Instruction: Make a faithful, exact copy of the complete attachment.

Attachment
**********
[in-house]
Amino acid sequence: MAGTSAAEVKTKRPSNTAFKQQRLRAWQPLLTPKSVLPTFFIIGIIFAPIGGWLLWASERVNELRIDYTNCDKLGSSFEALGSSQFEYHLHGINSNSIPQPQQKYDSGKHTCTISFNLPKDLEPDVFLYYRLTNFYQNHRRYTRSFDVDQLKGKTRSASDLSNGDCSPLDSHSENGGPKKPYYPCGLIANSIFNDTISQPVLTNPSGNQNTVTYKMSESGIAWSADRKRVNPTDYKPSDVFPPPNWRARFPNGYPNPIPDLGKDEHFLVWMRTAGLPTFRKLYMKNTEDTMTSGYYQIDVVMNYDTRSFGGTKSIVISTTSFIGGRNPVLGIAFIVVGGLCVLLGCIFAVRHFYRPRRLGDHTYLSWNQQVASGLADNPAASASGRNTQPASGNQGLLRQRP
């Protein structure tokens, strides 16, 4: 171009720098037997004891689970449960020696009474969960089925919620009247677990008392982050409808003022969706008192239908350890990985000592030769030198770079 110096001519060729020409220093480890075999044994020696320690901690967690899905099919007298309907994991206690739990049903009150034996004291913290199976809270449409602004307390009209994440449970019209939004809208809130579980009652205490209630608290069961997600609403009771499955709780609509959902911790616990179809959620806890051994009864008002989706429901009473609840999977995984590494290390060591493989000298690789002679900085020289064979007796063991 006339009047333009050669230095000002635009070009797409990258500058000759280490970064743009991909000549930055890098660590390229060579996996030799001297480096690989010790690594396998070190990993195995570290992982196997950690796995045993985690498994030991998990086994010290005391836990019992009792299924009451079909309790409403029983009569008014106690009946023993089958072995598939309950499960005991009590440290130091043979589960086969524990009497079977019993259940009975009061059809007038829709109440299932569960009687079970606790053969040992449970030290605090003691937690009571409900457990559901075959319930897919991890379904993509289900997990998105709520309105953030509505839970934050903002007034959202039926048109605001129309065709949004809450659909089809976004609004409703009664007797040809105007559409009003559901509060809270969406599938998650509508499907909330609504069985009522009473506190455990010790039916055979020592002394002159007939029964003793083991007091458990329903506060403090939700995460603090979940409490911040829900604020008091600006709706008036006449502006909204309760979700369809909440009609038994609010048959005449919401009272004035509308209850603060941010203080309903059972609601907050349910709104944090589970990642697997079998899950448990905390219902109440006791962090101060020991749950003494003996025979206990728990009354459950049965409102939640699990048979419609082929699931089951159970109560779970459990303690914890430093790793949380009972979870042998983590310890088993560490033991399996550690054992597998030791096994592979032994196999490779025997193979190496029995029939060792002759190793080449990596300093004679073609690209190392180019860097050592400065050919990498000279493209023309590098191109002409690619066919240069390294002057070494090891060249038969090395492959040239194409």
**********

[in-house]
Amino acid sequence: MAGTSAAEVKTKRPSNTAFKQQRLRAWQPLLTPKSVLPTFFIIGIIFAPIGGWLLWASERVNELRIDYTNCDKLGSSFEALGSSQFEYHLHGINSNSIPQPQQKYDSGKHTCTISFNLPKDLEPDVFLYYRLTNFYQNHRRYTRSFDVDQLKGKTRSASDLSNGDCSPLDSHSENGGPKKPYYPCGLIANSIFNDTISQPVLTNPSGNQNTVTYKMSESGIAWSADRKRVNPTDYKPSDVFPPPNWRARFPNGYPNPIPDLGKDEHFLVWMRTAGLPTFRKLYMKNTEDTMTSGYYQIDVVMNYDTRSFGGTKSIVISTTSFIGGRNPVLGIAFIVVGGLCVLLGCIFAVRHFYRPRRLGDHTYLSWNQQVASGLADNPAASASGRNTQPASGNQGLLRQRP
């Protein structure tokens, strides 16, 4: 171009720098037997004891689970449960020696009474969960089925919620009247677990008392982050409808003022969706008192239908350890990985000592030769030198770079 110096001519060729020409220093480890075999044994020696320690901690967690899905099919007298309907994991206690739990049903009150034996004291913290199976809270449409602004307390009209994440449970019209939004809208809130579980009652205490209630608290069961997600609403009771499955709780609509959902911790616990179809959620806890051994009864008002989706429901009473609840999977995984590494290390060591493989000298690789002679900085020289064979007796063991 006339009047333009050669230095000002635009070009797409990258500058000759280490970064743009991909000549930055890098660590390229060579996996030799001297480096690989010790690594396998070190990993195995570290992982196997950690796995045993985690498994030991998990086994010290005391836990019992009792299924009451079909309790409403029983009569008014106690009946023993089958072995598939309950499960005991009590440290130091043979589960086969524990009497079977019993259940009975009061059809007038829709109440299932569960009687079970606790053969040992449970030290605090003691937690009571409900457990559901075959319930897919991890379904993509289900997990998105709520309105953030509505839970934050903002007034959202039926048109605001129309065709949004809450659909089809976004609004409703009664007797040809105007559409009003559901509060809270969406599938998650509508499907909330609504069985009522009473506190455990010790039916055979020592002394002159007939029964003793083991007091458990329903506060403090939700995460603090979940409490911040829900604020008091600006709706008036006449502006909204309760979700369809909440009609038994609010048959005449919401009272004035509308209850603060941010203080309903059972609601907050349910709104944090589970990642697997079998899950448990905390219902109440006791962090101060020991749950003494003996025979206990728990009354459950049965409102939640699990048979419609082929699931089951159970109560779970459990303690914890430093790793949380009972979870042998983590310890088993560490033991399996550690054992597998030791096994592979032994196999490779025997193979190496029995029939060792002759190793080449990596300093004679073609690209190392180019860097050592400065050919990498000279493209023309590098191109002409690619066919240069390294002057070494090891060249038969090395492959040239194409």